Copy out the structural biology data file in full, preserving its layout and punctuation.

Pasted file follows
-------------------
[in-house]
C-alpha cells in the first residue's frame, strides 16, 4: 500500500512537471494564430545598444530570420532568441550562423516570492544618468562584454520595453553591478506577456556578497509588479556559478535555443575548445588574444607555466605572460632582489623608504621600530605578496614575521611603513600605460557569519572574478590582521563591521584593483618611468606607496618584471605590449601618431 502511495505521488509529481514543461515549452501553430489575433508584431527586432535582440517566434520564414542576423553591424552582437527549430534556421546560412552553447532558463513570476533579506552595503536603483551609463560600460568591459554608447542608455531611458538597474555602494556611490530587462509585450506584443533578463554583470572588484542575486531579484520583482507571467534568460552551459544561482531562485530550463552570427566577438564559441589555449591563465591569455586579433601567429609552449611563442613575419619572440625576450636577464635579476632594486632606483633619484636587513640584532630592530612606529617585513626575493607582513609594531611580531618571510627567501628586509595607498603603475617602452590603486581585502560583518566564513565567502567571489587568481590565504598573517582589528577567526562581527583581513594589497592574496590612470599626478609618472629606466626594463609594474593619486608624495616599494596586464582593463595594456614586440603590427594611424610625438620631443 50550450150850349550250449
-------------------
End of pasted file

[in-house]
C-alpha cells in the first residue's frame, strides 16, 4: 500500500512537471494564430545598444530570420532568441550562423516570492544618468562584454520595453553591478506577456556578497509588479556559478535555443575548445588574444607555466605572460632582489623608504621600530605578496614575521611603513600605460557569519572574478590582521563591521584593483618611468606607496618584471605590449601618431 502511495505521488509529481514543461515549452501553430489575433508584431527586432535582440517566434520564414542576423553591424552582437527549430534556421546560412552553447532558463513570476533579506552595503536603483551609463560600460568591459554608447542608455531611458538597474555602494556611490530587462509585450506584443533578463554583470572588484542575486531579484520583482507571467534568460552551459544561482531562485530550463552570427566577438564559441589555449591563465591569455586579433601567429609552449611563442613575419619572440625576450636577464635579476632594486632606483633619484636587513640584532630592530612606529617585513626575493607582513609594531611580531618571510627567501628586509595607498603603475617602452590603486581585502560583518566564513565567502567571489587568481590565504598573517582589528577567526562581527583581513594589497592574496590612470599626478609618472629606466626594463609594474593619486608624495616599494596586464582593463595594456614586440603590427594611424610625438620631443 50550450150850349550250449